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Thursday, November 9, 2017

ALCO begins process of issuing $580 million Measure A1 affordable housing bonds

ALAMEDA COUNTY
The serious lack of affordable housing in the East Bay was clearly apparent to voters in Alameda County last year with approval of Measure A1, a $580 million general obligation bond to help foster new ownership of affordable housing and units for renters.

On Tuesday, the Alameda County Board of Supervisors formally approved the issuance of the bonds, while continuing to lay the groundwork for the hard part of deal: equally distributing the bonds' proceeds while also maximizing its ability to leverage additional funding.

Shortly after more than 73 percent of Alameda County voters approved Measure A1, there was already a clamoring for information about when new units would be constructed, said Supervisor Wilma Chan. "Two days after the vote people were calling me."

The short supply of housing in the East Bay, even with an influx of new county-backed units, however, may only slightly close the gap, said Supervisor Nate Miley. "Quite frankly, I don't know if we'll ever catch up."

County officials hope the $580 million in bond proceeds can also act as a multiplier in attracting additional state and federal funding for affordable housing. But Supervisor Keith Carson, added, "We're not as a county maximizing our leverage as best as we can."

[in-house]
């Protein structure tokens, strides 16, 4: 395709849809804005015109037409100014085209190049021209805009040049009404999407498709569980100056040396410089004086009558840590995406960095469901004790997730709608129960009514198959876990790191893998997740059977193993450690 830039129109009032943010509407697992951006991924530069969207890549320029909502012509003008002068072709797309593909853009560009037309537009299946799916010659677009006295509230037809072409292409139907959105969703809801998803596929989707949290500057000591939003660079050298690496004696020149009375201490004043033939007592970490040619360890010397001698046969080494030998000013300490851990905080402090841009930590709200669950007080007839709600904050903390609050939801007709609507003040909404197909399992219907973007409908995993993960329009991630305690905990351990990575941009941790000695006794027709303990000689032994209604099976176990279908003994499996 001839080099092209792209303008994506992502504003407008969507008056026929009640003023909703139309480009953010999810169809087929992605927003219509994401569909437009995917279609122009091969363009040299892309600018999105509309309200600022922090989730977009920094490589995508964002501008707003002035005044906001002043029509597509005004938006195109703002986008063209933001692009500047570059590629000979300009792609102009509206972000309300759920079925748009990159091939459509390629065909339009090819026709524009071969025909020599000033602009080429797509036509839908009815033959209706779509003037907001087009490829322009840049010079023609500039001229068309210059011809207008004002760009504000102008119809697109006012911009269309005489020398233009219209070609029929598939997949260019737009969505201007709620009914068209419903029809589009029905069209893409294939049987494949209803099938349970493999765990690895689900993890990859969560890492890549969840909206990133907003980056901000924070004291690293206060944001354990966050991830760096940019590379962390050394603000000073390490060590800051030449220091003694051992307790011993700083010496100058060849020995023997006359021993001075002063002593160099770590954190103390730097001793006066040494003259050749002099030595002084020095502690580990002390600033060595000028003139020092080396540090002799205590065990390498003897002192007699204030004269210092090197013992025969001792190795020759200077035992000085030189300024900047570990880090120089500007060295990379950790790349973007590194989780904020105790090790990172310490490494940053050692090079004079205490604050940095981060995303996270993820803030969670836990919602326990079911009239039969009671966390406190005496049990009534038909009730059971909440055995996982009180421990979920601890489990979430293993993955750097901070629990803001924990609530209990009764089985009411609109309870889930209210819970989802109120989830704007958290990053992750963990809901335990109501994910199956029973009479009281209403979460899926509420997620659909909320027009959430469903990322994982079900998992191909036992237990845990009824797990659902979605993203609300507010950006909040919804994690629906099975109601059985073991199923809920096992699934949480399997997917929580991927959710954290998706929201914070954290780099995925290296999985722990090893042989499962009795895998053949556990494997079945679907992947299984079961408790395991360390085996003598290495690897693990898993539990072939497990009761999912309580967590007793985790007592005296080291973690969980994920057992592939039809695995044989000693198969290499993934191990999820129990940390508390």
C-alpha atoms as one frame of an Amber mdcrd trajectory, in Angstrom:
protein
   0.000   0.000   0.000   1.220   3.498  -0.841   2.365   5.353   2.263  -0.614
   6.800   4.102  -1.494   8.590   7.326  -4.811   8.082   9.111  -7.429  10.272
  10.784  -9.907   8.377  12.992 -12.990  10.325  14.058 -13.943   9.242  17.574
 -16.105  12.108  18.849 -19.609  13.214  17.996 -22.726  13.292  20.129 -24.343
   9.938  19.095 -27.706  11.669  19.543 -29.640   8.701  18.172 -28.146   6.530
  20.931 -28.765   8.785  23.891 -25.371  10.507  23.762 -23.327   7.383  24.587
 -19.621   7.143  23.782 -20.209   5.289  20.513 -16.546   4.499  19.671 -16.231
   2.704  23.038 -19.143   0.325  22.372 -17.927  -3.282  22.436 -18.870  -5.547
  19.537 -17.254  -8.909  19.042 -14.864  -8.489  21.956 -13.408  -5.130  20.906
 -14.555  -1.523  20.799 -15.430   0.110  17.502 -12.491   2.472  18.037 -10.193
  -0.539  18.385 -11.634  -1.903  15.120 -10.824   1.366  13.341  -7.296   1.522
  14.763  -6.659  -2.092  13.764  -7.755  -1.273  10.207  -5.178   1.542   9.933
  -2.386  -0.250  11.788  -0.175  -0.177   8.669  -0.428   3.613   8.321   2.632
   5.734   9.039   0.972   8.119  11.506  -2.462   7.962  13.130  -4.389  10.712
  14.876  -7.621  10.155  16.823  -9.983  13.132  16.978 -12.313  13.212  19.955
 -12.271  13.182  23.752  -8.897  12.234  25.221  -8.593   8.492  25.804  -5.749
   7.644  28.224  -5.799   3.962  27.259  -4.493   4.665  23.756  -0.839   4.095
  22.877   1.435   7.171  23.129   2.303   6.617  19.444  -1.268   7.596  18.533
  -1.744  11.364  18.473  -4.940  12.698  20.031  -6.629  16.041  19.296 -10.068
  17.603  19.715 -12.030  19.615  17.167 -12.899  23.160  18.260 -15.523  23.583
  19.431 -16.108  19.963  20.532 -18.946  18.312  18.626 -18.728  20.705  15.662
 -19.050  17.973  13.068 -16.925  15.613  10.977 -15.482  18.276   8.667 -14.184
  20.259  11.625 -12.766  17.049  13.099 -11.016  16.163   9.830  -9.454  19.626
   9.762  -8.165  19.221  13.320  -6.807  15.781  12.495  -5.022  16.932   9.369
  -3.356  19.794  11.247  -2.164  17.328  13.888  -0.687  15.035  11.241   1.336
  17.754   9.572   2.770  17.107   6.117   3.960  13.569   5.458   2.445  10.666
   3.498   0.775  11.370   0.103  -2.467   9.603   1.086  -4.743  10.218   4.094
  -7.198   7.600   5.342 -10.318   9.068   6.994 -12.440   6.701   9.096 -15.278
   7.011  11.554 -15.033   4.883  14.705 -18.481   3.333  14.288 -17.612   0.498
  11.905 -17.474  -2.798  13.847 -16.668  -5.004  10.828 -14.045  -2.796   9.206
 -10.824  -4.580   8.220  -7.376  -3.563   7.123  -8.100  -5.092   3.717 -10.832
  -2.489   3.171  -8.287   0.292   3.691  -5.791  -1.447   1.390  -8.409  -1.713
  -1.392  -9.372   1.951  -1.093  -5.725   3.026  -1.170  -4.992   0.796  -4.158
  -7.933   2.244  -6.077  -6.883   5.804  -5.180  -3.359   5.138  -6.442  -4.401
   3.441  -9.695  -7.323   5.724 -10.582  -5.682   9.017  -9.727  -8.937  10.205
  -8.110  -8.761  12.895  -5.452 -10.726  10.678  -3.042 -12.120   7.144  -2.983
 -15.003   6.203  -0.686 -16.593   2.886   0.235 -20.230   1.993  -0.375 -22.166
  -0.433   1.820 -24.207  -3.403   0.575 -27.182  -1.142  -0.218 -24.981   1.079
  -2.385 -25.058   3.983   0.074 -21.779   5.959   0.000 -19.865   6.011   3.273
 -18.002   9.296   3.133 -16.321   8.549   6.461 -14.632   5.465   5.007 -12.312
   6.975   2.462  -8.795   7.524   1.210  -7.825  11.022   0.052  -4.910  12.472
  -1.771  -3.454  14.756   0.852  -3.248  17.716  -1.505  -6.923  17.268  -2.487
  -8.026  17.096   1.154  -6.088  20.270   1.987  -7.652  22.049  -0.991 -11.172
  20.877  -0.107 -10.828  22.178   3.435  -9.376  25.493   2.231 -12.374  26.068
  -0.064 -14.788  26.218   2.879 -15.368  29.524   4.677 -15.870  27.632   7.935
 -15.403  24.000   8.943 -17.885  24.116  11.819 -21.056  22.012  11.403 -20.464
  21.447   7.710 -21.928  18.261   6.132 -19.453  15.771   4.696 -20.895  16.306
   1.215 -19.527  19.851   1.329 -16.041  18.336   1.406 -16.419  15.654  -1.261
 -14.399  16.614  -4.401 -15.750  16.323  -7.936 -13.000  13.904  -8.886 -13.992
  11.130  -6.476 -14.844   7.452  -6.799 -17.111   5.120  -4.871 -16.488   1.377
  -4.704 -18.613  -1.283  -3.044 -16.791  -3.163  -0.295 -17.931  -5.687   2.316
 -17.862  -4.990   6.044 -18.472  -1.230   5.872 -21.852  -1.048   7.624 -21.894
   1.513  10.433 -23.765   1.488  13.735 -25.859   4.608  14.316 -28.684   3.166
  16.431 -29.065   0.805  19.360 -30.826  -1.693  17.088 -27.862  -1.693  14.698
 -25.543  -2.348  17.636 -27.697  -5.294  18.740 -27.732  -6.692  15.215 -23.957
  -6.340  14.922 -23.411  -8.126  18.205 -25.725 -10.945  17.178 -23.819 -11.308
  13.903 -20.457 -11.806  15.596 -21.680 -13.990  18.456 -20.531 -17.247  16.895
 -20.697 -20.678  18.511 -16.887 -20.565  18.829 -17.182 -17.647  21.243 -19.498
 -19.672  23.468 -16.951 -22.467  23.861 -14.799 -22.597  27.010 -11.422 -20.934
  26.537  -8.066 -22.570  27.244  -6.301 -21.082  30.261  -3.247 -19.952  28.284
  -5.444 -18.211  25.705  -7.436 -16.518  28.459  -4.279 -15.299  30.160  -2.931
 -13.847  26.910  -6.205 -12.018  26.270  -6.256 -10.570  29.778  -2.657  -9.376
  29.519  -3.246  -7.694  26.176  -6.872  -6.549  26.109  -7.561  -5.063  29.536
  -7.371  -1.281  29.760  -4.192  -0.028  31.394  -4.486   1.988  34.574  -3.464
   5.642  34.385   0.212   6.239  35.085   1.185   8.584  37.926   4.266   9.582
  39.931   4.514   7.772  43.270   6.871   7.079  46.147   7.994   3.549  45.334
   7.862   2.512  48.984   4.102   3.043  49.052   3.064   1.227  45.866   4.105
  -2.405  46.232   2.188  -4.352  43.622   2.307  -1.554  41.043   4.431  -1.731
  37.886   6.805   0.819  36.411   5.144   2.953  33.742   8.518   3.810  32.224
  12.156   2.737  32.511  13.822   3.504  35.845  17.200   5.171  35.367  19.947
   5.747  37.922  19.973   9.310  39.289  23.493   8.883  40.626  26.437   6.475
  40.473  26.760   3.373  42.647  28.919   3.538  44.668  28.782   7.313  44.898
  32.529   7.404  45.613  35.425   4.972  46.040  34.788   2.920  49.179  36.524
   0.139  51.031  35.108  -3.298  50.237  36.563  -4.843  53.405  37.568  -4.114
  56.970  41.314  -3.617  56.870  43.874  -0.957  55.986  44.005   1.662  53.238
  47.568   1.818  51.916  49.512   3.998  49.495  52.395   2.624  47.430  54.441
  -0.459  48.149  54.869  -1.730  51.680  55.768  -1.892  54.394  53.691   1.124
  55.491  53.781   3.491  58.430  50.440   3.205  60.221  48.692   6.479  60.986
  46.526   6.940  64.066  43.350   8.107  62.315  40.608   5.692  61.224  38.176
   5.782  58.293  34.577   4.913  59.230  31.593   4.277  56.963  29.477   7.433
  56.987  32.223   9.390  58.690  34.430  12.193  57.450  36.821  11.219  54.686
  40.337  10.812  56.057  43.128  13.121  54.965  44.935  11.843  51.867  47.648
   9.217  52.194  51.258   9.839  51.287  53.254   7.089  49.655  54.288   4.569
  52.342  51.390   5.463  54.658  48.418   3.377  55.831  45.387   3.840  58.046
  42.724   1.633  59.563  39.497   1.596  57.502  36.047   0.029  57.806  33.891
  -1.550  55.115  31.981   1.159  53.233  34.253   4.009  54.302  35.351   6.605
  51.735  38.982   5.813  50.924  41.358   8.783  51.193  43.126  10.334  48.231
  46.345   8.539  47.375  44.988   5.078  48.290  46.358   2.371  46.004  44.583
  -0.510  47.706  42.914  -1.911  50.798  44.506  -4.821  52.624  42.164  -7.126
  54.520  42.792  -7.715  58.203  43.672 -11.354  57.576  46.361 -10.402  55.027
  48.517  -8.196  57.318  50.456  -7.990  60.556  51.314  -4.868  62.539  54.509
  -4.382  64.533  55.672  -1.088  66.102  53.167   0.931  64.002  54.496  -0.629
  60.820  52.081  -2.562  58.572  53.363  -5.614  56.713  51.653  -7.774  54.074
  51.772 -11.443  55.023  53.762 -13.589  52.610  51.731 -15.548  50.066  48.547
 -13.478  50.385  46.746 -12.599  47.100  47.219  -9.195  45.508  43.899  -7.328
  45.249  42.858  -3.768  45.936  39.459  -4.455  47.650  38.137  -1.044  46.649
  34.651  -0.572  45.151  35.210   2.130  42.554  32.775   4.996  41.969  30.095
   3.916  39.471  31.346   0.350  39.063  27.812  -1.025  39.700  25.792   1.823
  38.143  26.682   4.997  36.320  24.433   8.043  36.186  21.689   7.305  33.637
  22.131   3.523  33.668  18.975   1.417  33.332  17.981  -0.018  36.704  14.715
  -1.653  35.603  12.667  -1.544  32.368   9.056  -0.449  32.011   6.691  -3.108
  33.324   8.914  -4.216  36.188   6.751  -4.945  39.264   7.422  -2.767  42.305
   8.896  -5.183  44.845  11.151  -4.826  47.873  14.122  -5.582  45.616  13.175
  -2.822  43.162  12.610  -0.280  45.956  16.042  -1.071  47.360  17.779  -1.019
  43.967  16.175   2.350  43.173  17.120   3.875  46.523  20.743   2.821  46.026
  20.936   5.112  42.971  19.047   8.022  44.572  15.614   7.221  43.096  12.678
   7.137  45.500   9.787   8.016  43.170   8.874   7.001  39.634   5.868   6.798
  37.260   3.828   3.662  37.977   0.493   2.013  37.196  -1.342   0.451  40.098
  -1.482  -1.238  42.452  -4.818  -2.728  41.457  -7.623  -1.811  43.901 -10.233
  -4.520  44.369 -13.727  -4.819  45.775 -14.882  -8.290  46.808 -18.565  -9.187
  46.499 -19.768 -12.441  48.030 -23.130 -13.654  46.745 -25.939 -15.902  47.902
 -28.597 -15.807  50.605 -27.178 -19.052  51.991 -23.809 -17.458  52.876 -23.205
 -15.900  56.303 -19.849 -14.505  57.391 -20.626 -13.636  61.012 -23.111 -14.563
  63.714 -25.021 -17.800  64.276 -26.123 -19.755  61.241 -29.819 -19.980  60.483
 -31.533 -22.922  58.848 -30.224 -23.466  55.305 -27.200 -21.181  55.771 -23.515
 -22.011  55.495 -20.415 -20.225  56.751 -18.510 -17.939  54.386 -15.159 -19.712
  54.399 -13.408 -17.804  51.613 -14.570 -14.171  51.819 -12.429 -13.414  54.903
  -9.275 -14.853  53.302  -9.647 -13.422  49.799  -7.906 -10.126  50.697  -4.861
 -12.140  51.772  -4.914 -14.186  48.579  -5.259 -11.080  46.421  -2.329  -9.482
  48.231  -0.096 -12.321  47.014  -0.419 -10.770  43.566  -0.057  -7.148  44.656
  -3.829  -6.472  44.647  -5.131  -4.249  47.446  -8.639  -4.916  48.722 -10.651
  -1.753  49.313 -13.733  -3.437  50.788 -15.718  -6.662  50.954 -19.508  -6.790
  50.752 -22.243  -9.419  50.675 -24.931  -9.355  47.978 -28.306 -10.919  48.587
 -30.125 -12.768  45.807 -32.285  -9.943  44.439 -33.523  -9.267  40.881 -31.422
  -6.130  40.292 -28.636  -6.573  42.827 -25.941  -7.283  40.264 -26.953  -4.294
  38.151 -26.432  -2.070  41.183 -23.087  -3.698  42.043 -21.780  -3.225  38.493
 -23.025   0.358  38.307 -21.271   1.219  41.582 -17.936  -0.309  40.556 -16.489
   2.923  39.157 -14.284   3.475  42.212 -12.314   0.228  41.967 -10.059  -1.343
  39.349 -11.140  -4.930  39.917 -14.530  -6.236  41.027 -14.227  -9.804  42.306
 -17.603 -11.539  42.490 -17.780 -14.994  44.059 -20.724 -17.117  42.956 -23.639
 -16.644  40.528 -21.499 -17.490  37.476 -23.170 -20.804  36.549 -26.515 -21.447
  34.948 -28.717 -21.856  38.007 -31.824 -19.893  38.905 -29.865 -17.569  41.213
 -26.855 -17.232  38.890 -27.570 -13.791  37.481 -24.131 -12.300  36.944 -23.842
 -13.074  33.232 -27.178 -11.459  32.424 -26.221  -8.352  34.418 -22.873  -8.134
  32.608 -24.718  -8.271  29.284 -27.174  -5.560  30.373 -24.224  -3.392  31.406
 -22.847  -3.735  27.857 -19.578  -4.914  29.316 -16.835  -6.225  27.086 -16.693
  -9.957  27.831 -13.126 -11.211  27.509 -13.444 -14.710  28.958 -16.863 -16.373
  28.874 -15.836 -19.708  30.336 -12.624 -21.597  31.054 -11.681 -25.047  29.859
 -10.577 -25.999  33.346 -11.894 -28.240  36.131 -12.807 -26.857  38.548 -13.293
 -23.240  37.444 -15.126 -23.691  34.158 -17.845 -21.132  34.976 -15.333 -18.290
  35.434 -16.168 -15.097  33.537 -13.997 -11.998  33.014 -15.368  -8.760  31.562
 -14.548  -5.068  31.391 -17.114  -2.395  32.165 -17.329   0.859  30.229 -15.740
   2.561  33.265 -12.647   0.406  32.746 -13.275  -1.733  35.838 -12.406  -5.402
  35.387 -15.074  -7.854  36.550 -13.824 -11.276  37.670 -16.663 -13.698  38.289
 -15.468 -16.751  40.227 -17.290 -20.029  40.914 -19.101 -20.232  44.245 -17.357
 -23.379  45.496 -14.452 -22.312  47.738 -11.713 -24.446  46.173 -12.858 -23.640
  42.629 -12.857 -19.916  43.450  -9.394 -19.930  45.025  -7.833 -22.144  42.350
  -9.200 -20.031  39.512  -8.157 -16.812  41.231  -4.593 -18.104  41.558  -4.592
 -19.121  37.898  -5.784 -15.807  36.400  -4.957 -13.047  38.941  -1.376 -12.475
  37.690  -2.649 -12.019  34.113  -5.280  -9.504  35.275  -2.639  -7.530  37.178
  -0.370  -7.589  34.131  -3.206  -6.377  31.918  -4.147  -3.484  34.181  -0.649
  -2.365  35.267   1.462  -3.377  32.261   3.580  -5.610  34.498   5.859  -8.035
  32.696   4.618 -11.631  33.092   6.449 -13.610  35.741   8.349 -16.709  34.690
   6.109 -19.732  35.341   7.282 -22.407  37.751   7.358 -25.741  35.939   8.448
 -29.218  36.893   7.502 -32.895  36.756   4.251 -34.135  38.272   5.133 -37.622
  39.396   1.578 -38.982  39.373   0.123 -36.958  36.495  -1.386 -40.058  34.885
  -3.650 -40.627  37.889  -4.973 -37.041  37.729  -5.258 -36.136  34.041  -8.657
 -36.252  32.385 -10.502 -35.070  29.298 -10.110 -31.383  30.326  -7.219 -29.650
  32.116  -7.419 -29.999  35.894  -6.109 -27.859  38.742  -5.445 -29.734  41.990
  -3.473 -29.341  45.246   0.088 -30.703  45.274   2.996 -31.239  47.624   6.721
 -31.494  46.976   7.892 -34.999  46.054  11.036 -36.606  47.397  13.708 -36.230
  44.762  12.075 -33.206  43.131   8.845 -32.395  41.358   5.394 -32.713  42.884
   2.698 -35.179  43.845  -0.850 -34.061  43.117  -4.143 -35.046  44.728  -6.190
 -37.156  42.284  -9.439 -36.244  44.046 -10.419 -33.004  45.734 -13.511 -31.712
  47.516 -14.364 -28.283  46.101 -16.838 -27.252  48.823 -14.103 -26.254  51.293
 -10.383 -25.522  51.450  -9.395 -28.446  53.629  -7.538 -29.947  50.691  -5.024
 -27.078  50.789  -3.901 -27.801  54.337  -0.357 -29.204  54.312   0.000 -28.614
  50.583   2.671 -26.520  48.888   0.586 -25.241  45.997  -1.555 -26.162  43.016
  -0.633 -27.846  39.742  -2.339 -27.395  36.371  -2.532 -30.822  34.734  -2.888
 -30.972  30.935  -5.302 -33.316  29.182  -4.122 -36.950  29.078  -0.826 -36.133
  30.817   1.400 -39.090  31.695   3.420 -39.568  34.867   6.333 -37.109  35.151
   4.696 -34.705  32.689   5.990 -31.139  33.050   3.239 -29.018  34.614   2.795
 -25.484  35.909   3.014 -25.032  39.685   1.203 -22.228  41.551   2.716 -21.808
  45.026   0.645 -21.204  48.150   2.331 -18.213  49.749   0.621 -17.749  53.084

A majority of the Board of Supervisors expressed concern Tuesaday morning that early discussions over how the housing bond will be distributed, excluded faith-based organizations from the table.

Supervisor Richard Valle added that the Catholic Diocese may hold a large amount of properties that could be used for housing. Miley and Carson also agreed. Supervisor Scott Haggerty, though, was skeptical. "Everyone is assuming church property is free and clear and that's not the case."

Nonetheless, a degree of accomplishment was evident at Tuesday's meeting. Chan recounted the opening last year of the Marea Alta housing development near the San Leandro BART station. At the event an African American mother of two who had previously lived in a single room spoke proudly of finally being able to tell her two-year old to go to his own room to sleep. "This is what we're all about," said Chan.

1 comment:

  1. And the entire discussion of who gets the lucrative contract to serve as the underwriter on the Bonds will be decided behind closed doors at the County Administrators "Ad Hoc" finance committee which the County claims is not subject to the open meeting laws. It's common knowledge that the Supes keep it behind closed doors so they can reward their campaign donors and get lavish trips to New York.

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